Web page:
The forearm is attached with a new trick, the screw is down in the pipe, with a hole above it big enough to fit the screwdriver.

    I wanted to use bevel gears for operating the twist, but didn't have any that would work for this, so I tried something new, and used a synchrobelt with some pullies, its a bit stiffer than gears would be, oh well.

    I thought I has some suitable pullies, but the centre holes were wrong, so these ones are custom done on my lathe.

    If there is one thing I'v learned, its to cut the shafts short at the end of the project.

    Here is a better shot of the base 'stack', the bottom gear is fixed to the base.

    Robot arms should not teeter on the shaft of a servo!

    Next comes the gripper. I like parallel jaw grippers, and I was considering doing this like an armatron, but didn't want to deal with so many peices, I also wanted something small.

    This idea came to mind. These fingers slide along rails, linkage wires go to either end of the servo horn, with the right linkage wires, they will meet in the middle.

    rebuilding the bracket to accomidate the servo plus a bit of artistic angles, and bingo

    The nice thing about pvc is that it can be glued really easy, Here I'v come up with a bracket to hold the upper motors. I didn't even worry about belt length, the whole span of the belt isn't being used and I can have a linkage in it.

    I suggest the linkage style used on the back belt, the method used in the front one is just a pain.

    a clothespeg spring works to keep the belt tight.

    Next I have to mount it to a base and put in all teh counterbalance weights and springs....

  • Initial assemblies

    Rue Mohr07/29/2014 at 14:09 0 comments

    Assembly of the hardware has gone roughly like this:

    On the right is the base assembly. I was able to use the lathe to open up some 1/2" PVC pipe fittings just enough to fit a skateboard bearing. Two of them in either end of the pipe coupling hold the base onto a king bolt that goes down to the piece of 1/2" Plexiglass I'm using as a base. In the sandwhich of pipe bits (funny how you notice how bad a photo is when your trying to talk about it) is a gear that the servos gear will mesh with to rotate the base. (servo moves with the robot) The gear ratio for the base is set to 1:1

    On the left you see the initial roughout for the upper arm. I was not going to get fancy, but I couldn't bear to leave out atleast bushings. The gear ratio will be about 2:1 giving me about 180 degrees on the arm joints, which is more than enough.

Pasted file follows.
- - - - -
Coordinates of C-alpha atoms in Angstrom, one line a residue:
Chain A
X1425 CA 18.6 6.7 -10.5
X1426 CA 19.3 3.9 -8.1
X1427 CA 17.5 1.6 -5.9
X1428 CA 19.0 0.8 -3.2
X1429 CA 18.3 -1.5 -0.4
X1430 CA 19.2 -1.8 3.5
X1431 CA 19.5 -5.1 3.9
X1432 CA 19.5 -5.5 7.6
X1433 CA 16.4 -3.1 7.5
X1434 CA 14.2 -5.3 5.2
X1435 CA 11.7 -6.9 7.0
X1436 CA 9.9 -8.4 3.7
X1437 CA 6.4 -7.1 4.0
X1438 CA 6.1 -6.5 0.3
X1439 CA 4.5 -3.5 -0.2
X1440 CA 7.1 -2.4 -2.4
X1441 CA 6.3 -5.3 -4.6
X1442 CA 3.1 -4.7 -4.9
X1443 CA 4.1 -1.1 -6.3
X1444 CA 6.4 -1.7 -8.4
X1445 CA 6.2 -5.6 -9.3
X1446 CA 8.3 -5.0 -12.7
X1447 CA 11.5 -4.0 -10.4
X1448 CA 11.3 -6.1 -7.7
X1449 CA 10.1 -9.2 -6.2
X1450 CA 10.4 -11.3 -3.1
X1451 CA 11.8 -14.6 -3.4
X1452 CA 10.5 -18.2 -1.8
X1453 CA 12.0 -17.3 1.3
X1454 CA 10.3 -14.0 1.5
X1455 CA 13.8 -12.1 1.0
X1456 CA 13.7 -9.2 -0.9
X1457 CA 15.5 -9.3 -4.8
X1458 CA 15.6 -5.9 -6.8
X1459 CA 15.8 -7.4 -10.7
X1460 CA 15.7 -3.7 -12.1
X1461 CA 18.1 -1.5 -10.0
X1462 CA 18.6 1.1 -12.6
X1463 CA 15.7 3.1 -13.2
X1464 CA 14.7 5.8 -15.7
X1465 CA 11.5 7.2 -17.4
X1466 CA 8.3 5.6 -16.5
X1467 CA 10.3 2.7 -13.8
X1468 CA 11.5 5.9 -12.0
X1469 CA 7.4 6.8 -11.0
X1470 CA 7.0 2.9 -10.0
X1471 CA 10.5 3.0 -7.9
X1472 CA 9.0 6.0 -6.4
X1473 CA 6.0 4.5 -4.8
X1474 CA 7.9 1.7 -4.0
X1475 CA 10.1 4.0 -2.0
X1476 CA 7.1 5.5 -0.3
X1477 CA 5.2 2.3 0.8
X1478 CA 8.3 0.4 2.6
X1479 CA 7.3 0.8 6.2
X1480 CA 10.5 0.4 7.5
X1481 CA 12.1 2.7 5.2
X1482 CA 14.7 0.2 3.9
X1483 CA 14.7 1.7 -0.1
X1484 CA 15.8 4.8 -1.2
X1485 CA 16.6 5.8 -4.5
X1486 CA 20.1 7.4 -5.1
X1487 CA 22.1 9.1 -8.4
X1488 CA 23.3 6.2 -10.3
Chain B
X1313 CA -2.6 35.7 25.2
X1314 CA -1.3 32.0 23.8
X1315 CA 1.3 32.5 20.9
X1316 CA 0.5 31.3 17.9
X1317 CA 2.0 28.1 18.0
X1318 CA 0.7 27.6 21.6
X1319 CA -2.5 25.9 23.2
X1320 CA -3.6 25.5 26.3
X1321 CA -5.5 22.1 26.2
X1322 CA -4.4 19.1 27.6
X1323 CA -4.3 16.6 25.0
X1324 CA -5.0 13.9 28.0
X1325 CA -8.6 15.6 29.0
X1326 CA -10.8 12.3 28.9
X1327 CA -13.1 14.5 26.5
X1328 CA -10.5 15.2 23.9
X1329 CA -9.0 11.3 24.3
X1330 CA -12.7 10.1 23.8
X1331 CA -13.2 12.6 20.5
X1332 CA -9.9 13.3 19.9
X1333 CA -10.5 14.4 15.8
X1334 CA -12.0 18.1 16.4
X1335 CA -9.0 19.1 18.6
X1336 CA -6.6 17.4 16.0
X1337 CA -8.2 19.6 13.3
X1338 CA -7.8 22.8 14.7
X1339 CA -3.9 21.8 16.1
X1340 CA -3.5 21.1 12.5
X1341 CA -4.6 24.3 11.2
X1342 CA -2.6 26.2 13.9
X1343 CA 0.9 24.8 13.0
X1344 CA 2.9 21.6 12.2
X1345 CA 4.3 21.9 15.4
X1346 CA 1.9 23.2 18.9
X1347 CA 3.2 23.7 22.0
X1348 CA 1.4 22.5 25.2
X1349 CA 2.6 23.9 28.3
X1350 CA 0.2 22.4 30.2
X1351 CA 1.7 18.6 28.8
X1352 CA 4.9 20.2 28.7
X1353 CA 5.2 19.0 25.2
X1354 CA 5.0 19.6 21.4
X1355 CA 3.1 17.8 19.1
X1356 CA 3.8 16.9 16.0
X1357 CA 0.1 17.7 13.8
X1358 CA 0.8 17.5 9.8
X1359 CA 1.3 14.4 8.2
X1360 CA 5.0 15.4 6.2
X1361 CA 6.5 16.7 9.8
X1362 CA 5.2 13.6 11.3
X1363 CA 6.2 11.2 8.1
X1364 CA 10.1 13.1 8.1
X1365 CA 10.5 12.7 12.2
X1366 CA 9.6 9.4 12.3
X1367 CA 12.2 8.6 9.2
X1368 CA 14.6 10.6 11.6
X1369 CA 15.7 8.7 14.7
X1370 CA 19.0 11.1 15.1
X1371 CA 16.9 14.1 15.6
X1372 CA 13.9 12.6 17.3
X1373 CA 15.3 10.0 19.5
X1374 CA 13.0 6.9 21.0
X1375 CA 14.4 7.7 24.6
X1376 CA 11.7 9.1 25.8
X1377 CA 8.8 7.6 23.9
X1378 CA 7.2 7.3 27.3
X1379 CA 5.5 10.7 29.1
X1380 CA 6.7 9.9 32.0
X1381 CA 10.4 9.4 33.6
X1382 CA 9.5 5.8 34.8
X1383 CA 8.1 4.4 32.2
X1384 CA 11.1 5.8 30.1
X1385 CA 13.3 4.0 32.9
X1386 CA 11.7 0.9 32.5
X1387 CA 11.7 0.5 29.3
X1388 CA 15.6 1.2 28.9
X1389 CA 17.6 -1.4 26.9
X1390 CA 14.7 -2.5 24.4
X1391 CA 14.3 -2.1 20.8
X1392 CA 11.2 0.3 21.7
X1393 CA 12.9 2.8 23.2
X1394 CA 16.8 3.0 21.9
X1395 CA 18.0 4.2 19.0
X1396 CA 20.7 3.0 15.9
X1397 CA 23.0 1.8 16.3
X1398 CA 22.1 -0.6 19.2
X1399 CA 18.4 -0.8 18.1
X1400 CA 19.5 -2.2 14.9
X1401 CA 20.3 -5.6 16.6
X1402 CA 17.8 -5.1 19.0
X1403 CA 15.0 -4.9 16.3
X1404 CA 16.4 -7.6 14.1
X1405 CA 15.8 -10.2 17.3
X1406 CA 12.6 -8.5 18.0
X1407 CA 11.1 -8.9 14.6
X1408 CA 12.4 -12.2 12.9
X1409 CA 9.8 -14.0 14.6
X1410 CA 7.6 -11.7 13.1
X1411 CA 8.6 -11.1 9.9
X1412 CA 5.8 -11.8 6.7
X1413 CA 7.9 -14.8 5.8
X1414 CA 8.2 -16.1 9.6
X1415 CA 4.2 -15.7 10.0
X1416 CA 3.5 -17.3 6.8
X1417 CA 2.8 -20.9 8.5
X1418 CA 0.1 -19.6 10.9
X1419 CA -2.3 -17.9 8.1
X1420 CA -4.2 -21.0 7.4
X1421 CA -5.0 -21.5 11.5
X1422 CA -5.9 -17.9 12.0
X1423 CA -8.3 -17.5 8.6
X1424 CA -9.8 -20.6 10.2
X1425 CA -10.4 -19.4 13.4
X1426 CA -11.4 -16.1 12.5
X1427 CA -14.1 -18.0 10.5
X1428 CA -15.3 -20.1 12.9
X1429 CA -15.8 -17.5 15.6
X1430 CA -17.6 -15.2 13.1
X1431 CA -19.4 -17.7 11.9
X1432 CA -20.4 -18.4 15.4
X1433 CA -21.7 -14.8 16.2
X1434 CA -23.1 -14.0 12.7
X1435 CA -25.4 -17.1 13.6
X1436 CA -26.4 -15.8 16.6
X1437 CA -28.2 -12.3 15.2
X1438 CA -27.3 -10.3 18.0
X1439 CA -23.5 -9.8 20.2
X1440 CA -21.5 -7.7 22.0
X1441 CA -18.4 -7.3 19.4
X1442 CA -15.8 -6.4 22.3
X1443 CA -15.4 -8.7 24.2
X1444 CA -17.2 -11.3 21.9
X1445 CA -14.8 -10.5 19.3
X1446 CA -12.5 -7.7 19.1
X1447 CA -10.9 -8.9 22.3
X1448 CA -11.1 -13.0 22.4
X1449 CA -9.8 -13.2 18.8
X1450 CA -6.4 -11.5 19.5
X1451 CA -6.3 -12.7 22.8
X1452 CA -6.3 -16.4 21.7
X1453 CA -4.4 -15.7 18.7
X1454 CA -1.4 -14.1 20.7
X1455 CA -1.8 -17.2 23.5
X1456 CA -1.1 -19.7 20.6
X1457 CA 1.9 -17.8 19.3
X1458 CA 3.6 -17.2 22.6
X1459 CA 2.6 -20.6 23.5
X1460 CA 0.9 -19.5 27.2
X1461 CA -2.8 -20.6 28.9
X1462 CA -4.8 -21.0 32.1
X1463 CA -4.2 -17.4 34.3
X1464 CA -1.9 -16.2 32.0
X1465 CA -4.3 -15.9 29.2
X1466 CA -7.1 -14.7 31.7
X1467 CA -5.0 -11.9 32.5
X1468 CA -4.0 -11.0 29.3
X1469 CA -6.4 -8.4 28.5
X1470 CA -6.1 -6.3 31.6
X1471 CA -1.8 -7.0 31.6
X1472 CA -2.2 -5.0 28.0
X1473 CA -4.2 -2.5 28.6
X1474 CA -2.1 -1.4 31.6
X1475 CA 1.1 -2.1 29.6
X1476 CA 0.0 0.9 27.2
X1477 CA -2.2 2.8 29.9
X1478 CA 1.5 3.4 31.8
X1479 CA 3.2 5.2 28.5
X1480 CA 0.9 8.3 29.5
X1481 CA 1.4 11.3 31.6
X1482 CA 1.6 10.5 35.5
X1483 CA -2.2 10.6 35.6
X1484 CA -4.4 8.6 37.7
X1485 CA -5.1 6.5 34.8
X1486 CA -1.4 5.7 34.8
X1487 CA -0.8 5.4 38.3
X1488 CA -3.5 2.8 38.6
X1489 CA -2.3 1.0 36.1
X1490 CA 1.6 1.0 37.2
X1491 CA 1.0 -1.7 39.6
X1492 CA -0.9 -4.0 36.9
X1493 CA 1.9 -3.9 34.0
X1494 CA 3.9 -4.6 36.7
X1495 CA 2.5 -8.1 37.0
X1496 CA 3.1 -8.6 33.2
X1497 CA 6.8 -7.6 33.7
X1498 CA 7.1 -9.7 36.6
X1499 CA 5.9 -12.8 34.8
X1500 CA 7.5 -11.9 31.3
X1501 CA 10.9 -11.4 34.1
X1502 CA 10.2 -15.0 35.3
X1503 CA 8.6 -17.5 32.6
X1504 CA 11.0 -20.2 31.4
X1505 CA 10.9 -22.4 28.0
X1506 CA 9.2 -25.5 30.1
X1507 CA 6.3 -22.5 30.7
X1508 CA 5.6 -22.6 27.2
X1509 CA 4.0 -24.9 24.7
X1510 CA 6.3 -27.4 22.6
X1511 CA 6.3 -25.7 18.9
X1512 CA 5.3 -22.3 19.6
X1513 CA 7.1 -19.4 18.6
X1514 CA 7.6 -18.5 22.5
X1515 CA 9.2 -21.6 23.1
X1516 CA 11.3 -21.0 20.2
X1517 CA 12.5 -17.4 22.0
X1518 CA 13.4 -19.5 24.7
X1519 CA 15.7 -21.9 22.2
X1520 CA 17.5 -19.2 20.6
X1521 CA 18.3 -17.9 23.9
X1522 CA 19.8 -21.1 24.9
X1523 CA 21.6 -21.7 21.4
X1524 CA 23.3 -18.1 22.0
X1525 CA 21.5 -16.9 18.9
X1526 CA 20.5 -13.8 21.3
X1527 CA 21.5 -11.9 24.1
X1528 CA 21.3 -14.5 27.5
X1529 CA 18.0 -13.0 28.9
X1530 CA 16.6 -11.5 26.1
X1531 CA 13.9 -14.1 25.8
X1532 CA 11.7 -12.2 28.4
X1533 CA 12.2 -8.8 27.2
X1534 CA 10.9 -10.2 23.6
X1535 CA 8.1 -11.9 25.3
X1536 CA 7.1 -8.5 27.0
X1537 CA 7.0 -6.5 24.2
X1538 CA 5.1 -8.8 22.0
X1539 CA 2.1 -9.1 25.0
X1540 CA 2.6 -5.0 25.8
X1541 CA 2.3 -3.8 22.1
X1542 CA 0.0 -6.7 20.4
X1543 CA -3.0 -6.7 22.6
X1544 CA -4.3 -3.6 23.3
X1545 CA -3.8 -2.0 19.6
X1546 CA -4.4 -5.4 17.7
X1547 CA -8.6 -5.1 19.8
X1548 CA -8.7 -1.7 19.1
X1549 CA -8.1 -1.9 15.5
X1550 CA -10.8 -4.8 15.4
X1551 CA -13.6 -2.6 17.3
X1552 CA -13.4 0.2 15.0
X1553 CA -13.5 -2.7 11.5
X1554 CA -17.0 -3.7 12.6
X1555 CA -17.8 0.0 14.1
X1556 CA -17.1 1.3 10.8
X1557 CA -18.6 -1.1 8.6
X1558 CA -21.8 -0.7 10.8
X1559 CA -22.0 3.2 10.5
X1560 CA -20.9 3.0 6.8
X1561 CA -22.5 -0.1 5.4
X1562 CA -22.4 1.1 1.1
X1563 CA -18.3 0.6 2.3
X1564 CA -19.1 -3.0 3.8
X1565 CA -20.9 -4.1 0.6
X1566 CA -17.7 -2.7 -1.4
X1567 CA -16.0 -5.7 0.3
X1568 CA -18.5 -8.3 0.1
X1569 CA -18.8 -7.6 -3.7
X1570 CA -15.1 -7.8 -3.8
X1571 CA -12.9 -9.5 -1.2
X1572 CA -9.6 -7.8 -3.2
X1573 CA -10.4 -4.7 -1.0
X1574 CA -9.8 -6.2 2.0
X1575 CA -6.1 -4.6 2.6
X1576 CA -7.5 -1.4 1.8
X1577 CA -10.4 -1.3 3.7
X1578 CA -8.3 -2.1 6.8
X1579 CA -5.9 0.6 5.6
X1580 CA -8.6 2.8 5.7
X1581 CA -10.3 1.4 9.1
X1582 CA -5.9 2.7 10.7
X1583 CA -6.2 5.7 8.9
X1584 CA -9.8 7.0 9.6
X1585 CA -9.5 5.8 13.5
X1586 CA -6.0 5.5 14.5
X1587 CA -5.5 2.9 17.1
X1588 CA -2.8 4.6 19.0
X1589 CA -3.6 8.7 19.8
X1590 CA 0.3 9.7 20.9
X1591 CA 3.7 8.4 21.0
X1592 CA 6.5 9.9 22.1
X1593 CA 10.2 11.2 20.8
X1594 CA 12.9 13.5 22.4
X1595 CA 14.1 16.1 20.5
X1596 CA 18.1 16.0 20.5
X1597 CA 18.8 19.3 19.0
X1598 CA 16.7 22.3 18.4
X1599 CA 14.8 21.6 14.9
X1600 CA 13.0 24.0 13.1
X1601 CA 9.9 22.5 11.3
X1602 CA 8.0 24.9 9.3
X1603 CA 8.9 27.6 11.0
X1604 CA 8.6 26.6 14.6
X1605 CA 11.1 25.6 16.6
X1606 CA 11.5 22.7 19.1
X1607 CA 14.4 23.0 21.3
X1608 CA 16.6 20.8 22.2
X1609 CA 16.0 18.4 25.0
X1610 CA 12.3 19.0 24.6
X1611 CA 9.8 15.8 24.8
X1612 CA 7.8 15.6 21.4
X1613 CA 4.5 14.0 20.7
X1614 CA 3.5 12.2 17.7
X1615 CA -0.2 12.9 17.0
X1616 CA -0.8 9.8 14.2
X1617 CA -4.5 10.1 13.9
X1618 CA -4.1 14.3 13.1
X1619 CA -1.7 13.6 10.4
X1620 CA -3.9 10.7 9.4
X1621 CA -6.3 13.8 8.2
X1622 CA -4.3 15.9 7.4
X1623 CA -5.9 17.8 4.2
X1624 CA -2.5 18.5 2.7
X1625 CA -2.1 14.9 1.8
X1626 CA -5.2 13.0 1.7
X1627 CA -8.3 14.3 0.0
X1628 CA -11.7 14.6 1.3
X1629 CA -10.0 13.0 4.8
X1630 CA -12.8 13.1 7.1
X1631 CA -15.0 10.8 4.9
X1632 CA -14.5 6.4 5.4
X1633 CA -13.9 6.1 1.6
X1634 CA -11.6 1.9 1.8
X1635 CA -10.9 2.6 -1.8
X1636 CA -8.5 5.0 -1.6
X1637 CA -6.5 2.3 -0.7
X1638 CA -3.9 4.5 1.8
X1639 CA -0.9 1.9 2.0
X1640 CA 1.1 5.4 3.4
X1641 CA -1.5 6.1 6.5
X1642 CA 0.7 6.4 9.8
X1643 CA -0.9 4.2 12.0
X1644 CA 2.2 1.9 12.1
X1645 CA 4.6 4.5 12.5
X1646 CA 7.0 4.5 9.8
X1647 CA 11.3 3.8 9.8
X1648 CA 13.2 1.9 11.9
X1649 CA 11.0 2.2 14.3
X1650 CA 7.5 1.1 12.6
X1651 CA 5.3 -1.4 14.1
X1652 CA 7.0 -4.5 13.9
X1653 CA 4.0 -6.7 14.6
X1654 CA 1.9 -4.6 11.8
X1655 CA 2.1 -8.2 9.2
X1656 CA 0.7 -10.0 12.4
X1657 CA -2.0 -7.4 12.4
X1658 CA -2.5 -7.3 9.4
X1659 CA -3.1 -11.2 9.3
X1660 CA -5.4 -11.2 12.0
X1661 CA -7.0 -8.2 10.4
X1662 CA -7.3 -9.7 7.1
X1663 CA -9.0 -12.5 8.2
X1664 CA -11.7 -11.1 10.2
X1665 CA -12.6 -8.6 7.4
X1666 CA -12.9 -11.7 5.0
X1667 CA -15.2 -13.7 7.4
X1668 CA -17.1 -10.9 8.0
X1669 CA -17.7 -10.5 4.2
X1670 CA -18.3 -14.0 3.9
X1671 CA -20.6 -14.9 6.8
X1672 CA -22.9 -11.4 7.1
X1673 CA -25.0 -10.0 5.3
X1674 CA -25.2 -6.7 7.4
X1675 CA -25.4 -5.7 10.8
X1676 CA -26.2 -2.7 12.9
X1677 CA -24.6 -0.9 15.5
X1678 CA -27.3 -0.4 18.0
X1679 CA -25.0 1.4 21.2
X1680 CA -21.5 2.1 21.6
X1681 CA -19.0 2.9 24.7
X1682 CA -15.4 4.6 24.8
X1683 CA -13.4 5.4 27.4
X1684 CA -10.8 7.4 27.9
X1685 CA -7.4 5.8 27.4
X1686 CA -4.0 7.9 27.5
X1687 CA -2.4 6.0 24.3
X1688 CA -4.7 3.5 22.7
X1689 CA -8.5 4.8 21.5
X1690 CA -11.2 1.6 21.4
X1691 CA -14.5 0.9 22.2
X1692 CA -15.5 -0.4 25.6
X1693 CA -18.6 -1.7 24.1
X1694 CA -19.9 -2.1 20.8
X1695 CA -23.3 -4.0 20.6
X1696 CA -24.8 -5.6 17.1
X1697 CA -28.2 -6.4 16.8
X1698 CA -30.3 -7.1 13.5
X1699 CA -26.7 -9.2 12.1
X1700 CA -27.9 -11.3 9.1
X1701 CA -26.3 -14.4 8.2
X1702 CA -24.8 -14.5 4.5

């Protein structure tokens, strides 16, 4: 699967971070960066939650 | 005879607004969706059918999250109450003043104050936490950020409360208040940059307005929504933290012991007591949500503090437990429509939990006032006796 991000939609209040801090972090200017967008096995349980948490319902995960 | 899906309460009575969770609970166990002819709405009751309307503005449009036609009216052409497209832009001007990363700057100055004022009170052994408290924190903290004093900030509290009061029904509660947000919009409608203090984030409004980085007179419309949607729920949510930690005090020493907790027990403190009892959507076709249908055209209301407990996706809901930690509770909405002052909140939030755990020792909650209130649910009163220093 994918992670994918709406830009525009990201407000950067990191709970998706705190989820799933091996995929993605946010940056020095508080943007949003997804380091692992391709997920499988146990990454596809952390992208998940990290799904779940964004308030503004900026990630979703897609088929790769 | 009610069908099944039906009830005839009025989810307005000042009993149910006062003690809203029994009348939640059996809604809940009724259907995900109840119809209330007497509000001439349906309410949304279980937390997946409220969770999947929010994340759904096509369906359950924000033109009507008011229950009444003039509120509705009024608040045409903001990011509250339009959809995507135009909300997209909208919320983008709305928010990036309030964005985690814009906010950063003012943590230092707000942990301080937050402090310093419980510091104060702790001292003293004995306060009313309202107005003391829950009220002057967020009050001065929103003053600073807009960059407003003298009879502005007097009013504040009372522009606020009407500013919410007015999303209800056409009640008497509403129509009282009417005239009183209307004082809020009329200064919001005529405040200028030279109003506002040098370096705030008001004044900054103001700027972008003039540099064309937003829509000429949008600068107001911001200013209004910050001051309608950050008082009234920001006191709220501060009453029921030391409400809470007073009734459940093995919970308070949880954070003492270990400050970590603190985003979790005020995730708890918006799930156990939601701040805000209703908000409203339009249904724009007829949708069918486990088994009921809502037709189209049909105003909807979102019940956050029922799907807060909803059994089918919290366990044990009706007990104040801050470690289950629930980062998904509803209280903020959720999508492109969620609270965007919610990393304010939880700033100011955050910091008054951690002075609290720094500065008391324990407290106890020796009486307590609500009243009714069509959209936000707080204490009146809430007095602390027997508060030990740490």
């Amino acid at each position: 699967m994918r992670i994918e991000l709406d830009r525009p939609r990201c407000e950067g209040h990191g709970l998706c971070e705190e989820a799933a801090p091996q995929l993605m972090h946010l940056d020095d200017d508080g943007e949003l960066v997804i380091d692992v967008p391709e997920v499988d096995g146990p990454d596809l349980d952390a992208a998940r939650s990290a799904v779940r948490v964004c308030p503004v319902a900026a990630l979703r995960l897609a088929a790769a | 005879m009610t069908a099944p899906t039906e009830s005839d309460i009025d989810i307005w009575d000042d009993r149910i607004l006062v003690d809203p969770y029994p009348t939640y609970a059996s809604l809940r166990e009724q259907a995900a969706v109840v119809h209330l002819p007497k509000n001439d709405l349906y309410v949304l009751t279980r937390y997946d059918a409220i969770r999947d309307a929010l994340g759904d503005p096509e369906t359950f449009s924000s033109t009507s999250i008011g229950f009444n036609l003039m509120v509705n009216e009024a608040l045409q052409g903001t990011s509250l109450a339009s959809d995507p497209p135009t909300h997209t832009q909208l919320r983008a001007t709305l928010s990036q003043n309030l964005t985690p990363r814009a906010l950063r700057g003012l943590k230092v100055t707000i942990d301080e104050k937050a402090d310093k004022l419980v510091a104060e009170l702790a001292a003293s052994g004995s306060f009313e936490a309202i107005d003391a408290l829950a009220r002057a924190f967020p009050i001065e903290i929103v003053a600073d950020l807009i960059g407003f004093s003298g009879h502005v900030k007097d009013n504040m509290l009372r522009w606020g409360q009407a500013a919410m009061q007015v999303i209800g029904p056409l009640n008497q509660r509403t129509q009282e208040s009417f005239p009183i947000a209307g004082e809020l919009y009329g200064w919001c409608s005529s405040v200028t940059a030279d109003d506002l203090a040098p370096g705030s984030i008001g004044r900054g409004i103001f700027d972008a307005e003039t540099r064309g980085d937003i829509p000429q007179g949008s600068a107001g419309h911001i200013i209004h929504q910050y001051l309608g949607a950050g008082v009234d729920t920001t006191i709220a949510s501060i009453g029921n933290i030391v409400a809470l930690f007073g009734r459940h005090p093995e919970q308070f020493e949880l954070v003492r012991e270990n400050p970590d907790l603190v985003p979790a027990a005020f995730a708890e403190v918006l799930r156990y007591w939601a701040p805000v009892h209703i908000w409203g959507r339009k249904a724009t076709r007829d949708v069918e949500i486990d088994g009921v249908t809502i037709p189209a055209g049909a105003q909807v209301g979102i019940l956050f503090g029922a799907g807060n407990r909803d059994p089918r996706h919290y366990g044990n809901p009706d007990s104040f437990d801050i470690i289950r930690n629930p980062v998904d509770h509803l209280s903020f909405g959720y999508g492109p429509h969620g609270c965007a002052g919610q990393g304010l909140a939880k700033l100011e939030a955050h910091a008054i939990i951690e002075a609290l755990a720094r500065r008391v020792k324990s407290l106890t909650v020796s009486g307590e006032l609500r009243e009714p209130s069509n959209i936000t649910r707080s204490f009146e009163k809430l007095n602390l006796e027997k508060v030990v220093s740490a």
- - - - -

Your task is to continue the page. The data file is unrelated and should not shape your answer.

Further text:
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James Newton wrote 04/03/2024 at 04:18 point

Excellent! Someone who understands the value of counter-balance! Nicely done.

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G. Rosa wrote 01/13/2022 at 15:59 point

Amazing work done on your robotic arm and implementing the ABB IRB 1400 design.   Really nice links shared showing how you built it.  A lot of time and effort was put towards building your robotic arm.  A lot of hard work and talent shown.  Most inspiring!

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ActualDragon wrote 11/01/2016 at 19:27 point

skimming through, i need a arm for the science olympiad. What is the size of the base?

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Rue Mohr wrote 11/02/2016 at 00:22 point

There are two parts to the base, the 1/2" plexiglass is 10cmx10cm, Its screwed to an old external floppy drive case half, which is 26cmx18cm thats 4cm high  ( a [ turned clockwise 90 )

I would suggest what I did on the newer robot arms

( this arm is called arm7 on my site )

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Rue Mohr wrote 12/12/2015 at 07:30 point

If anyone has questions or would like more detail, please ask!

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Garrett Herschleb wrote 09/19/2014 at 23:30 point
For IK control, you can check out my robot controller project (which supports SSC controllers). It's posted in Hackaday and SourceForge under the title PyUltimateRobot